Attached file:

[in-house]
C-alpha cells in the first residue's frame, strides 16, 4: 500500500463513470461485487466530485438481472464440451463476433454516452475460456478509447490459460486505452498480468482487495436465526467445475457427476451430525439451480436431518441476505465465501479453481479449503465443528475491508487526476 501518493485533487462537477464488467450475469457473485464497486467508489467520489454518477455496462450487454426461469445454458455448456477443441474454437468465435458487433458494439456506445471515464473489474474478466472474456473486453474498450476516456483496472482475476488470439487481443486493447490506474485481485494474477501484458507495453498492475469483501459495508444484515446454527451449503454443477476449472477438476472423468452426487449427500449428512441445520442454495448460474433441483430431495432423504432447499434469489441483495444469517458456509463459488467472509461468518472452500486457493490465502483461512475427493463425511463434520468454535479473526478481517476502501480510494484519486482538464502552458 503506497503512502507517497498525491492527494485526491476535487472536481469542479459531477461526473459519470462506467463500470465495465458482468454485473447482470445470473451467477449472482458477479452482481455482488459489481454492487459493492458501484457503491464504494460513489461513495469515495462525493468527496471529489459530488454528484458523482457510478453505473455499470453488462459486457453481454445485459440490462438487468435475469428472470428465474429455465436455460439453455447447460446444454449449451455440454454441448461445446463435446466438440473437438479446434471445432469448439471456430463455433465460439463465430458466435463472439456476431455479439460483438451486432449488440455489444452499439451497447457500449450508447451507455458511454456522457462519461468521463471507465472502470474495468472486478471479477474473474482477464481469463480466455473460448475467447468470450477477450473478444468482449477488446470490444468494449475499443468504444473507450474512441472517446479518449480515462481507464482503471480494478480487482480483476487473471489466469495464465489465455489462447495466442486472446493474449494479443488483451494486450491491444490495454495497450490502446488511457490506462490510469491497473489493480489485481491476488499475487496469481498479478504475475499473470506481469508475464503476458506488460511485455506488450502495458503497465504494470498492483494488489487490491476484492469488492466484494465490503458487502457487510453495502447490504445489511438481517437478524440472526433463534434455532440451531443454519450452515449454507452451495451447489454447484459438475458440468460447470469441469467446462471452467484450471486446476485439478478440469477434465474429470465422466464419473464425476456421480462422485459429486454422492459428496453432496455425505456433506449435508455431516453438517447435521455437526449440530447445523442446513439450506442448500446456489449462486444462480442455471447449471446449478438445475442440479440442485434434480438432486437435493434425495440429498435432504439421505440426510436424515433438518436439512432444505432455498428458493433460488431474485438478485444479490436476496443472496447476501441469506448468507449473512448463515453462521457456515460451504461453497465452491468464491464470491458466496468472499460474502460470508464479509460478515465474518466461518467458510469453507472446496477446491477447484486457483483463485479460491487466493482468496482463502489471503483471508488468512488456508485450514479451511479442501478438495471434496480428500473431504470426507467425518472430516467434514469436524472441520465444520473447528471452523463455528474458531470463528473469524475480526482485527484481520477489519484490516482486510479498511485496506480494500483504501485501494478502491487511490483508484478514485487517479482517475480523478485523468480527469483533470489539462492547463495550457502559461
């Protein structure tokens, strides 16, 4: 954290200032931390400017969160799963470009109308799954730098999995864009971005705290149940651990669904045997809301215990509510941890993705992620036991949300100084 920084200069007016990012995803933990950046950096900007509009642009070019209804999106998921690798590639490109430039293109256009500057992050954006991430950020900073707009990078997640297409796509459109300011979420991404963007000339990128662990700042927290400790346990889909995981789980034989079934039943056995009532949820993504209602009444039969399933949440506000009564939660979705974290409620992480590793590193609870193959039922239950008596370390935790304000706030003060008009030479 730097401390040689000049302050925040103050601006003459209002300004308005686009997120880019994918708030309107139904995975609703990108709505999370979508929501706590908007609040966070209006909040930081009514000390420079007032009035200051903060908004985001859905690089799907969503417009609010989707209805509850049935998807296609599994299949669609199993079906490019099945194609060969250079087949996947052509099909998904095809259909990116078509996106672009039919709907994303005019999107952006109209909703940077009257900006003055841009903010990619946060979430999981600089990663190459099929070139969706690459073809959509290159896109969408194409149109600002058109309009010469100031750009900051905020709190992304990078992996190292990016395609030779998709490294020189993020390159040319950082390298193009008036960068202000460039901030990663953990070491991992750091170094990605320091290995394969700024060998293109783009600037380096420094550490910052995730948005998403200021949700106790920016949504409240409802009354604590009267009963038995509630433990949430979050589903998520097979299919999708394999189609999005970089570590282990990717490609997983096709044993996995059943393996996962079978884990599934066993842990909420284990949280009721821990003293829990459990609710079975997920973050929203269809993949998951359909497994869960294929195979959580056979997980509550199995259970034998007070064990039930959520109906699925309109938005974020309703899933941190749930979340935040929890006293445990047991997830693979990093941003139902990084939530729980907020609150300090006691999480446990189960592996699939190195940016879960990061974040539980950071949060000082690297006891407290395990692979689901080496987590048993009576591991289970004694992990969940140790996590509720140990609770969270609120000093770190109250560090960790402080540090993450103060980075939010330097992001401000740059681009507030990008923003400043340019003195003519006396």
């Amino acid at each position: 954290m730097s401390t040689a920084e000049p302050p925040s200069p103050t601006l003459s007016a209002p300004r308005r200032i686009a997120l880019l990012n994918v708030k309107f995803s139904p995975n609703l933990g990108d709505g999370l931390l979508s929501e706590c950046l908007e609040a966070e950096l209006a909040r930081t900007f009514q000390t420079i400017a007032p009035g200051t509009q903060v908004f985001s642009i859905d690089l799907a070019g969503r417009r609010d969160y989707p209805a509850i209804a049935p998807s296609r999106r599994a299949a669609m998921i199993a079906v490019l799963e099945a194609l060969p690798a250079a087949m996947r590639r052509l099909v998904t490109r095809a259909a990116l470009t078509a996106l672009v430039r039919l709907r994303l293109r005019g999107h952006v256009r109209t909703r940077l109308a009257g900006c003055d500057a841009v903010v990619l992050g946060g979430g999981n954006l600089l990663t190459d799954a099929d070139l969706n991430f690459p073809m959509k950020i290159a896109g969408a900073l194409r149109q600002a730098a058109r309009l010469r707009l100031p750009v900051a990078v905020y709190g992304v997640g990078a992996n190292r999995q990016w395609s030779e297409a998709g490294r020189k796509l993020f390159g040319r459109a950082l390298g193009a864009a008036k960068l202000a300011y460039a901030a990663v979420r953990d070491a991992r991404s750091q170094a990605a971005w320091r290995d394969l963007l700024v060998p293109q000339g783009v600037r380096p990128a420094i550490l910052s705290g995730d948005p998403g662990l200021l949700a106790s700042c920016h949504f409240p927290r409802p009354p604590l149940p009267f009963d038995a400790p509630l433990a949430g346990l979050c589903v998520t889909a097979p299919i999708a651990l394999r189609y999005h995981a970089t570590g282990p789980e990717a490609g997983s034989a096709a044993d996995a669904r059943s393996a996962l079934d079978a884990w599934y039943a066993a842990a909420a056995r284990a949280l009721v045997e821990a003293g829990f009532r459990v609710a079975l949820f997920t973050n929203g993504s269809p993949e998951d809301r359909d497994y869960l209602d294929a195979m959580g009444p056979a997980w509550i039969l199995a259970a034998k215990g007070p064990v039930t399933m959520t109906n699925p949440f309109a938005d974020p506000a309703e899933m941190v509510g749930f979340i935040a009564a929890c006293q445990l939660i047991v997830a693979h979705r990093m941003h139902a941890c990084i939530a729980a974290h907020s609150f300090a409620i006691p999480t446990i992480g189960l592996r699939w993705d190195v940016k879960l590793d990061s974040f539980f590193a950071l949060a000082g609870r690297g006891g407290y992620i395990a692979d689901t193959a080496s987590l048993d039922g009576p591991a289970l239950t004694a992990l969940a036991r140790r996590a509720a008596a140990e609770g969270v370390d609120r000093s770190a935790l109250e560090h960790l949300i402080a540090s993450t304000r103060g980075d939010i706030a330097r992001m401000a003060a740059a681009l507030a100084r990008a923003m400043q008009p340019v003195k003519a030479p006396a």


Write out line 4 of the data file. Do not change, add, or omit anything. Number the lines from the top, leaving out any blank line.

């Amino acid at each position: 954290m730097s401390t040689a920084e000049p302050p925040s200069p103050t601006l003459s007016a209002p300004r308005r200032i686009a997120l880019l990012n994918v708030k309107f995803s139904p995975n609703l933990g990108d709505g999370l931390l979508s929501e706590c950046l908007e609040a966070e950096l209006a909040r930081t900007f009514q000390t420079i400017a007032p009035g200051t509009q903060v908004f985001s642009i859905d690089l799907a070019g969503r417009r609010d969160y989707p209805a509850i209804a049935p998807s296609r999106r599994a299949a669609m998921i199993a079906v490019l799963e099945a194609l060969p690798a250079a087949m996947r590639r052509l099909v998904t490109r095809a259909a990116l470009t078509a996106l672009v430039r039919l709907r994303l293109r005019g999107h952006v256009r109209t909703r940077l109308a009257g900006c003055d500057a841009v903010v990619l992050g946060g979430g999981n954006l600089l990663t190459d799954a099929d070139l969706n991430f690459p073809m959509k950020i290159a896109g969408a900073l194409r149109q600002a730098a058109r309009l010469r707009l100031p750009v900051a990078v905020y709190g992304v997640g990078a992996n190292r999995q990016w395609s030779e297409a998709g490294r020189k796509l993020f390159g040319r459109a950082l390298g193009a864009a008036k960068l202000a300011y460039a901030a990663v979420r953990d070491a991992r991404s750091q170094a990605a971005w320091r290995d394969l963007l700024v060998p293109q000339g783009v600037r380096p990128a420094i550490l910052s705290g995730d948005p998403g662990l200021l949700a106790s700042c920016h949504f409240p927290r409802p009354p604590l149940p009267f009963d038995a400790p509630l433990a949430g346990l979050c589903v998520t889909a097979p299919i999708a651990l394999r189609y999005h995981a970089t570590g282990p789980e990717a490609g997983s034989a096709a044993d996995a669904r059943s393996a996962l079934d079978a884990w599934y039943a066993a842990a909420a056995r284990a949280l009721v045997e821990a003293g829990f009532r459990v609710a079975l949820f997920t973050n929203g993504s269809p993949e998951d809301r359909d497994y869960l209602d294929a195979m959580g009444p056979a997980w509550i039969l199995a259970a034998k215990g007070p064990v039930t399933m959520t109906n699925p949440f309109a938005d974020p506000a309703e899933m941190v509510g749930f979340i935040a009564a929890c006293q445990l939660i047991v997830a693979h979705r990093m941003h139902a941890c990084i939530a729980a974290h907020s609150f300090a409620i006691p999480t446990i992480g189960l592996r699939w993705d190195v940016k879960l590793d990061s974040f539980f590193a950071l949060a000082g609870r690297g006891g407290y992620i395990a692979d689901t193959a080496s987590l048993d039922g009576p591991a289970l239950t004694a992990l969940a036991r140790r996590a509720a008596a140990e609770g969270v370390d609120r000093s770190a935790l109250e560090h960790l949300i402080a540090s993450t304000r103060g980075d939010i706030a330097r992001m401000a003060a740059a681009l507030a100084r990008a923003m400043q008009p340019v003195k003519a030479p006396a």